March Madness: Brendan Haywood begs TNT not to replay ankle injury

‘Please don’t show that again!’: Announcer BEGS his TV producer to avoid replaying nasty-looking injury at March Madness… only for slow-mo to be shown seconds later

  • UCLA’s David Singleton rolled his ankle with 23.3 seconds left vs. Northwestern
  • Although the Bruins won 63-68, Singleton is now a major doubt for Round of 16  
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Ex-NBA player-turned-analyst Brendan Haywood begged TNT producers to avoid replaying a nasty-looking injury sustained by a UCLA player against Northwestern at March Madness, only for his plea to fall on deaf ears. 

With 23.3 seconds remaining in the second half of Saturday’s second-round game in Sacramento, California, David Singleton immediately went to ground after turning his ankle.

As the UCLA guard laid down in serious pain at Golden 1 Center, home of the Sacramento Kings, Haywood urged and pleaded with his production crew not to reshow a highlight of what seemed to be a severe ankle twist.     

‘I think he hurt his ankle,’ said Haywood, who won an NBA ring with Dirk Nowitzki and the Dallas Mavericks in 2011. ‘Oh my goodness. Oh no, that looked like his leg.

‘Please don’t show that again. Please do not show that again, if that’s what I think it is. Don’t show it.’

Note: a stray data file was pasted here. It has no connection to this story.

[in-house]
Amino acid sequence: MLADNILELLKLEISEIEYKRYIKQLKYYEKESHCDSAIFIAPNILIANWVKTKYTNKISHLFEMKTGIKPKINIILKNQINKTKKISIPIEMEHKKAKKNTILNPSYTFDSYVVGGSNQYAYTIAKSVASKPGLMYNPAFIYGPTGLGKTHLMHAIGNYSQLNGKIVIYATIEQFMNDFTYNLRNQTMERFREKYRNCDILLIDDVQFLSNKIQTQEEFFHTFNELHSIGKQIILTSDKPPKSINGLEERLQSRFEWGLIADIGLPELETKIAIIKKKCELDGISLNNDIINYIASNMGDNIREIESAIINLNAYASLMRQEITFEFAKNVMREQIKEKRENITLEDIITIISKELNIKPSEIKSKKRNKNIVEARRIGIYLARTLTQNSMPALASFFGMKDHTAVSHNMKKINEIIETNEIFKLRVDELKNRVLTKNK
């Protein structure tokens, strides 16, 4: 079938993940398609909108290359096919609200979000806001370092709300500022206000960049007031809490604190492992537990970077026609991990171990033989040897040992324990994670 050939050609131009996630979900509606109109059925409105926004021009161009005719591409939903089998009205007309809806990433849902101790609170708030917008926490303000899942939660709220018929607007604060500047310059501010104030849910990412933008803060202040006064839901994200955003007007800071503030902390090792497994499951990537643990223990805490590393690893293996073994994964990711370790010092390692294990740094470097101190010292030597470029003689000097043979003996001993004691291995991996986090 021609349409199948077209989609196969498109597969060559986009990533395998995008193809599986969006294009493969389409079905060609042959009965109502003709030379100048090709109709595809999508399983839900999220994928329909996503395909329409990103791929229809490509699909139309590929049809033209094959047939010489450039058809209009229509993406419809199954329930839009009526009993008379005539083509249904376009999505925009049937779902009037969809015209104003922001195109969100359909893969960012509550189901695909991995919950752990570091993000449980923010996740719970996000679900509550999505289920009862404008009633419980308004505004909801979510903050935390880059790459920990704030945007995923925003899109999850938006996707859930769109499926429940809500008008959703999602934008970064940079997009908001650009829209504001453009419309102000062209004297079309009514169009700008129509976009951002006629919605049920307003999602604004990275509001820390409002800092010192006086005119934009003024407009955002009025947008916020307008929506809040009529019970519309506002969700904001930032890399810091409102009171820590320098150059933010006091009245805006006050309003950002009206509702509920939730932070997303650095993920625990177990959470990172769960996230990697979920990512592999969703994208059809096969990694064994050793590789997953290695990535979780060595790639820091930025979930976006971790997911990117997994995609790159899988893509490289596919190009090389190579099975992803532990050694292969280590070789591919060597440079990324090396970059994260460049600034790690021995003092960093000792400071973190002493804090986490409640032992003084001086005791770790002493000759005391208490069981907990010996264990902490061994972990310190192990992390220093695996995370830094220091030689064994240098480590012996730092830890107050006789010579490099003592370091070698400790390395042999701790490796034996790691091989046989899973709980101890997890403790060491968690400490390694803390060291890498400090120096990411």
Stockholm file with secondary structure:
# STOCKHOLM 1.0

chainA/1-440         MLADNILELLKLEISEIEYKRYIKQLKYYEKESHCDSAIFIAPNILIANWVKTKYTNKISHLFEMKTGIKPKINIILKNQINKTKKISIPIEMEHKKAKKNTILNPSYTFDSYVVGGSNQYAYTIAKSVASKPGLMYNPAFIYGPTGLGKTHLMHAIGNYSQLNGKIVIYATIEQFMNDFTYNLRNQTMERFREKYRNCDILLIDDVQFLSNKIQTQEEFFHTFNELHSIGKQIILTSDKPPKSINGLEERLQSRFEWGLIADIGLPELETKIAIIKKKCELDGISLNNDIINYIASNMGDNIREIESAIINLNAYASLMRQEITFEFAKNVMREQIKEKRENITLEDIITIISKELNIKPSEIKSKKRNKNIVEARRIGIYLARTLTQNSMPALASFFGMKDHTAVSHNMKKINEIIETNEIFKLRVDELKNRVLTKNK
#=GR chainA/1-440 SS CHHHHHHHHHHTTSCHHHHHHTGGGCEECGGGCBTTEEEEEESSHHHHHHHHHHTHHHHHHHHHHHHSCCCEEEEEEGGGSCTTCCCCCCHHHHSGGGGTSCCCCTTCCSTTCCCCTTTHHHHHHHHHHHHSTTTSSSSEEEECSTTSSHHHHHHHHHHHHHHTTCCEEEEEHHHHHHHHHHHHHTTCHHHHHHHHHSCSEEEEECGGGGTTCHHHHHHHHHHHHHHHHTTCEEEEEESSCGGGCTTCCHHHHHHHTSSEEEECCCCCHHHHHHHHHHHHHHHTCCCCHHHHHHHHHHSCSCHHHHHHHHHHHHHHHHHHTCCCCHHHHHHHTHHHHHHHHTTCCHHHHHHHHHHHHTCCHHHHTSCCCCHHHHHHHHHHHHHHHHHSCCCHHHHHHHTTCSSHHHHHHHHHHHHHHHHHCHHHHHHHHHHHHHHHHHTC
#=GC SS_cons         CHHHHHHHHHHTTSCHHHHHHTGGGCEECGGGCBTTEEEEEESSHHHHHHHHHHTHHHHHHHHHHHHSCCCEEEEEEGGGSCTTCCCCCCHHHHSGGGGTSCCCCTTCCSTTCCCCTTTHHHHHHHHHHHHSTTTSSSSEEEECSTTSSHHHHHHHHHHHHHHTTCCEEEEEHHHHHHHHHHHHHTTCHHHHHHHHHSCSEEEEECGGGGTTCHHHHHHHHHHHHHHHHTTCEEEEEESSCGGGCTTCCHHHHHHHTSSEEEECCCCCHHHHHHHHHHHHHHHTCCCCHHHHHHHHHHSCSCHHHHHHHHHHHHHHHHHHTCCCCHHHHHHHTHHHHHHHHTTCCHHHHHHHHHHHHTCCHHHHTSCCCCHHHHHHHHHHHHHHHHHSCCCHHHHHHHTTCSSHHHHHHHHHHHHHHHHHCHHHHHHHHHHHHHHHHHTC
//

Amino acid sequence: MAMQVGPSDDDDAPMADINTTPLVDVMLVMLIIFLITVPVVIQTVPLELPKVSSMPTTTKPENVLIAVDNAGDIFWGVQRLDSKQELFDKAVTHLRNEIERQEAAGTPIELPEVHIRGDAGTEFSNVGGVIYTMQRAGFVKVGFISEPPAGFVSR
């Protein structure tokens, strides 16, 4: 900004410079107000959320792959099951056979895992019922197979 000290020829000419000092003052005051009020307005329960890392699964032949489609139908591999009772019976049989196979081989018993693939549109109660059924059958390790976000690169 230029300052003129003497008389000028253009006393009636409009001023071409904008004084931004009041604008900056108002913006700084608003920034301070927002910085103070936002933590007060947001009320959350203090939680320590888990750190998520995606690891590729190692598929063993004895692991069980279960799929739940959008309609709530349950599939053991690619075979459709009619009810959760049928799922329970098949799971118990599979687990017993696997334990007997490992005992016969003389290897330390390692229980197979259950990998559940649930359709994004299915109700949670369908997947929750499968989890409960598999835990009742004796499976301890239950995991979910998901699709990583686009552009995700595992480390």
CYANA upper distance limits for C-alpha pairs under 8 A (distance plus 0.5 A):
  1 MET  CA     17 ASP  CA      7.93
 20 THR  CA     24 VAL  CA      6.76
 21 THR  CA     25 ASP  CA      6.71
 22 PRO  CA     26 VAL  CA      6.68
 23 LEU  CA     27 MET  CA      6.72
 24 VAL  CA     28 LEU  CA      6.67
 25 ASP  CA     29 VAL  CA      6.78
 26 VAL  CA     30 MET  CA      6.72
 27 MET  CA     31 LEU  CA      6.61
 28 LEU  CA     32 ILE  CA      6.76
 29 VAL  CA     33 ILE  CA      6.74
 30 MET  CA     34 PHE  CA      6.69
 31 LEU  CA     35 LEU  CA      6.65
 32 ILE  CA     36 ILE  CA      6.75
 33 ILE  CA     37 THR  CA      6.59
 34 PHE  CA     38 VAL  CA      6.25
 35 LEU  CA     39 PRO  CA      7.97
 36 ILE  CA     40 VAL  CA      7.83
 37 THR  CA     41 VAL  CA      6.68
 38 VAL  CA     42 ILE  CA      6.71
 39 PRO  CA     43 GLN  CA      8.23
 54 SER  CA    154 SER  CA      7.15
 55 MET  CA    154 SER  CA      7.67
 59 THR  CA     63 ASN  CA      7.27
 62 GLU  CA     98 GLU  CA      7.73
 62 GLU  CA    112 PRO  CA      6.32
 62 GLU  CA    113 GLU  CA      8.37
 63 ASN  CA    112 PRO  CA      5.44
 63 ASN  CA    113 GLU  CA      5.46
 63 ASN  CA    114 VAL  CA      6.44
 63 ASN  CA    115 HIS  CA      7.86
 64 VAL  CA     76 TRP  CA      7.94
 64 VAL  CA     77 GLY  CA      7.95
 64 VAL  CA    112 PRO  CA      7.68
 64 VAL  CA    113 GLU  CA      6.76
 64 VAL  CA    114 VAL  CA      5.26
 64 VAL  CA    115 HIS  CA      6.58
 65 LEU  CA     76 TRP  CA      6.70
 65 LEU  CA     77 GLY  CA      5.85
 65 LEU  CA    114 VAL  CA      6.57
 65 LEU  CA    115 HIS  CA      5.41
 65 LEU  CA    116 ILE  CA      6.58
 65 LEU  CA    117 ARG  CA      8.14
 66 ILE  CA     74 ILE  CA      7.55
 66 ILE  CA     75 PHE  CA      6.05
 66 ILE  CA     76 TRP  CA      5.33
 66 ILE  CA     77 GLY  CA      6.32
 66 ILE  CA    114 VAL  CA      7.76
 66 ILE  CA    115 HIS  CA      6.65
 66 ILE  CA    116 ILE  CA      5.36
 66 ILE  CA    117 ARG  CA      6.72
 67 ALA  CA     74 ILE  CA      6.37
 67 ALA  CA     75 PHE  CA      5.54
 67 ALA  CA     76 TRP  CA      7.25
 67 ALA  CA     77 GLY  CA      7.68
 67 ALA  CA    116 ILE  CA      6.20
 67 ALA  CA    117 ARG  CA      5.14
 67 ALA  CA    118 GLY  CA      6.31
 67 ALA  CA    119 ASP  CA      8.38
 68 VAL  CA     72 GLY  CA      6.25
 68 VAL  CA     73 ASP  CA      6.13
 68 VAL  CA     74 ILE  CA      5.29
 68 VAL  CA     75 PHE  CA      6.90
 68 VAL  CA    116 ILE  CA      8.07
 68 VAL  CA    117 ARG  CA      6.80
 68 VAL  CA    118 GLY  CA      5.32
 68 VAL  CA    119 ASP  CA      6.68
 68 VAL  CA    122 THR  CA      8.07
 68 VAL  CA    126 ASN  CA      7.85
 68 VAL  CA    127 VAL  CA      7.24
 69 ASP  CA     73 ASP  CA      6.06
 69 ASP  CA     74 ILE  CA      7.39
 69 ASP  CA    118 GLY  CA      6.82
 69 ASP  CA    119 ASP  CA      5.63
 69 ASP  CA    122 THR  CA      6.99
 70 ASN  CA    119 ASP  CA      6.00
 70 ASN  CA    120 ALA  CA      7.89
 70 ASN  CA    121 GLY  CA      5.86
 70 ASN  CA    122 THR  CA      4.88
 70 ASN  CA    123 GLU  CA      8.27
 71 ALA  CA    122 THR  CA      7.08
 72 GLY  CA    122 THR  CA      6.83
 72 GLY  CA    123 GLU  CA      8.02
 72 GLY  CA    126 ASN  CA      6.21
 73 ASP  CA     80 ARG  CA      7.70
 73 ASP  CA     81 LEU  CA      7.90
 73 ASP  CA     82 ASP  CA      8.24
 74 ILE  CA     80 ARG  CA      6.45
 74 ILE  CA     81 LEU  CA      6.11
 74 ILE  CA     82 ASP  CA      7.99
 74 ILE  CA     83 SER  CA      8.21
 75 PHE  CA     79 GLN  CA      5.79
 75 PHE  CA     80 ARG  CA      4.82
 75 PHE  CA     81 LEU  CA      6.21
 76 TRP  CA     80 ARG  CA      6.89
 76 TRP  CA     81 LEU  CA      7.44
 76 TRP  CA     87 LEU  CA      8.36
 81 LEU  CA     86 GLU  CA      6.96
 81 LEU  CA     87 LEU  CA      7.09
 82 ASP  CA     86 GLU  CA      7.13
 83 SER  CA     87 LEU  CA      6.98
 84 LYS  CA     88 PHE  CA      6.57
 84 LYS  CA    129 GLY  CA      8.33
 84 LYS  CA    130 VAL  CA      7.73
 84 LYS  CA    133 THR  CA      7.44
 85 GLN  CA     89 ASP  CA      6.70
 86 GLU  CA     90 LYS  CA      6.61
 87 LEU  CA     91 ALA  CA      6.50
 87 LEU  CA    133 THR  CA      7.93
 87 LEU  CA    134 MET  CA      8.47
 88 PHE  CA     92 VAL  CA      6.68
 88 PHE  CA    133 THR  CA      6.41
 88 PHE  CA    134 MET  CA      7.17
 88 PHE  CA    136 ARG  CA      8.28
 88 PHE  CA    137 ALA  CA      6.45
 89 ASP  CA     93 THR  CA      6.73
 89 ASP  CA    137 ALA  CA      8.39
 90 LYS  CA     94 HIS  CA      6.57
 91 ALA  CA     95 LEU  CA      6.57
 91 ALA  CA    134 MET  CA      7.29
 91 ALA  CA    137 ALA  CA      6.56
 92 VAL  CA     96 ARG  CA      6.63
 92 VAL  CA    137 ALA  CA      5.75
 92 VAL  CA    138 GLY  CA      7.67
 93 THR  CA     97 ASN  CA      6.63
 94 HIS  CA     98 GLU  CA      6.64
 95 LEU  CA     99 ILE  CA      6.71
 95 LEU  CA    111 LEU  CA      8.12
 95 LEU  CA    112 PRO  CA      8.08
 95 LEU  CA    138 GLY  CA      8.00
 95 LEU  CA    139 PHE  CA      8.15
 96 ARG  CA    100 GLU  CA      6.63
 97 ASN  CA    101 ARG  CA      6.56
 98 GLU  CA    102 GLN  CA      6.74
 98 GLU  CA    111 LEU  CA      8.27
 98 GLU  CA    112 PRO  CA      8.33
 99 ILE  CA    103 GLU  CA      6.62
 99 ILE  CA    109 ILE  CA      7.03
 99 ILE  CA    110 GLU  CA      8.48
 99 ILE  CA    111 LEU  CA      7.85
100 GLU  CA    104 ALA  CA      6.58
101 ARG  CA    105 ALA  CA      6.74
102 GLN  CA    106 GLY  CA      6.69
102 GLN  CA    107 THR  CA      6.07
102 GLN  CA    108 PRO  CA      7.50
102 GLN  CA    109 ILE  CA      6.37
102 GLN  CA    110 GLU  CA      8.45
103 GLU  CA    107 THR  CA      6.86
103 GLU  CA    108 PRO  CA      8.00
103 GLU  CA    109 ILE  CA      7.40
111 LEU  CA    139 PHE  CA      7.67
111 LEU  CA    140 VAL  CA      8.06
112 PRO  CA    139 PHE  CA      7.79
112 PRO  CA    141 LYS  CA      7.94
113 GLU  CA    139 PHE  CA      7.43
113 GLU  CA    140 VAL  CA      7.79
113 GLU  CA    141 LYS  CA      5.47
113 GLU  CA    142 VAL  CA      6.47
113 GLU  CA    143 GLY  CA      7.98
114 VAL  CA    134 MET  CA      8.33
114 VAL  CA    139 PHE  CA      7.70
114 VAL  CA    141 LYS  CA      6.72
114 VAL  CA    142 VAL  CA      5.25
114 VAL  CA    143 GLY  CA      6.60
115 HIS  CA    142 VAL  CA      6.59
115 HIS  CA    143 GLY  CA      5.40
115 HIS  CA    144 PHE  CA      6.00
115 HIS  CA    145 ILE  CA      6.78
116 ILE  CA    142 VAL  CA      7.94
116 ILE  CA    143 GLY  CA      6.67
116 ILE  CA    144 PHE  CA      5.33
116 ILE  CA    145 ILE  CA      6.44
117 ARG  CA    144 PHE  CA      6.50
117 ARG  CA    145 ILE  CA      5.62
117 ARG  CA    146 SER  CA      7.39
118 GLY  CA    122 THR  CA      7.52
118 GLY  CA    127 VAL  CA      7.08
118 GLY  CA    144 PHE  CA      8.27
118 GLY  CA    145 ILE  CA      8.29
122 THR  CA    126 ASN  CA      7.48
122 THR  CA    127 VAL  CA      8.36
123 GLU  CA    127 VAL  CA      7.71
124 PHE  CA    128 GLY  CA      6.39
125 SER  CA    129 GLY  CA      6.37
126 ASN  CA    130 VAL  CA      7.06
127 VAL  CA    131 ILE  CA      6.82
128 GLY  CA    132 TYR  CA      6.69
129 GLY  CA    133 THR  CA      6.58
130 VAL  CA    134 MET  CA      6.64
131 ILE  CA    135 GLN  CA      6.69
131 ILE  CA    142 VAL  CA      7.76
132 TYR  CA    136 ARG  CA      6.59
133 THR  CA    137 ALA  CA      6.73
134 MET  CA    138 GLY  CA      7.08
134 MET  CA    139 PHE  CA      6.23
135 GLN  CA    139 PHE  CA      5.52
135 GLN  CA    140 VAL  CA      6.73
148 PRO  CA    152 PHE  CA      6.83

UCLA guard David Singleton, 24, rolled his ankle with 23.3 seconds left against Northwestern

Singleton reacted by lying down in pain, following what many feared was a broken ankle at first

The game’s broadcasting crew immediately showed a replay, anyway, despite it being initially feared that Singleton may have broken his ankle. 

Thankfully, the 24-year-old was able to get back on his feet and managed to walk off the court with help from his teammates. He was later seen back on the Bruins bench, in time for the usual end-of-game handshakes.

It remains to be seen whether Singleton could feature in the tournament’s Sweet 16 round. The UCLA senior classman was brought into the starting lineup for the Bruins’ last regular season game on March 2.

Singleton has gone on to start for the Bruins every game since then (6), two of those being at March Madness. Before taking on Northwestern, UCLA beat University North Carolina Asheville in the tournament’s first round. 

Singleton has been a prolific three-point shooter during his five years in college, shooting over 43 percent from beyond the arc for the Bruins in 163 games. This season, the guard’s started 15 out of a possible 36 games for his school. 

He’s also currently averaging 9.1 points per game and 2.8 rebounds. 

Singleton was carried off the court by teammates & is now a doubt for UCLA’s Sweet 16 game

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